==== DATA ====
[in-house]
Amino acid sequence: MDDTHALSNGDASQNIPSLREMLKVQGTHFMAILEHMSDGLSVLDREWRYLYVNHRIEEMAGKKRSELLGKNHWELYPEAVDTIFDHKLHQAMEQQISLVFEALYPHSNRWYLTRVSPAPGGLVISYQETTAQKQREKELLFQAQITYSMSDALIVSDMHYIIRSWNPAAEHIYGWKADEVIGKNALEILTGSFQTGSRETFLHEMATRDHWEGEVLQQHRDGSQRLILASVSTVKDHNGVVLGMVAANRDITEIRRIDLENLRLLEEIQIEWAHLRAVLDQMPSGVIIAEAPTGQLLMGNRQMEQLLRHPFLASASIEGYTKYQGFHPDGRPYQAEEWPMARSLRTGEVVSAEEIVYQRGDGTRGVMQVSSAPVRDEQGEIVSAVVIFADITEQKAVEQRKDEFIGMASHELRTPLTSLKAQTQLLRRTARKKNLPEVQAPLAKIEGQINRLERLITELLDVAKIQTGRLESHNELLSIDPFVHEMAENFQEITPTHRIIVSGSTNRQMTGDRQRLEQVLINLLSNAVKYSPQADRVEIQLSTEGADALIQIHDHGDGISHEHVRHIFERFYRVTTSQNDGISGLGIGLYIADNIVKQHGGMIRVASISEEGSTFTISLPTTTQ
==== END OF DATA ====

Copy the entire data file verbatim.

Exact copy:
[in-house]
Amino acid sequence: MDDTHALSNGDASQNIPSLREMLKVQGTHFMAILEHMSDGLSVLDREWRYLYVNHRIEEMAGKKRSELLGKNHWELYPEAVDTIFDHKLHQAMEQQISLVFEALYPHSNRWYLTRVSPAPGGLVISYQETTAQKQREKELLFQAQITYSMSDALIVSDMHYIIRSWNPAAEHIYGWKADEVIGKNALEILTGSFQTGSRETFLHEMATRDHWEGEVLQQHRDGSQRLILASVSTVKDHNGVVLGMVAANRDITEIRRIDLENLRLLEEIQIEWAHLRAVLDQMPSGVIIAEAPTGQLLMGNRQMEQLLRHPFLASASIEGYTKYQGFHPDGRPYQAEEWPMARSLRTGEVVSAEEIVYQRGDGTRGVMQVSSAPVRDEQGEIVSAVVIFADITEQKAVEQRKDEFIGMASHELRTPLTSLKAQTQLLRRTARKKNLPEVQAPLAKIEGQINRLERLITELLDVAKIQTGRLESHNELLSIDPFVHEMAENFQEITPTHRIIVSGSTNRQMTGDRQRLEQVLINLLSNAVKYSPQADRVEIQLSTEGADALIQIHDHGDGISHEHVRHIFERFYRVTTSQNDGISGLGIGLYIADNIVKQHGGMIRVASISEEGSTFTISLPTTTQ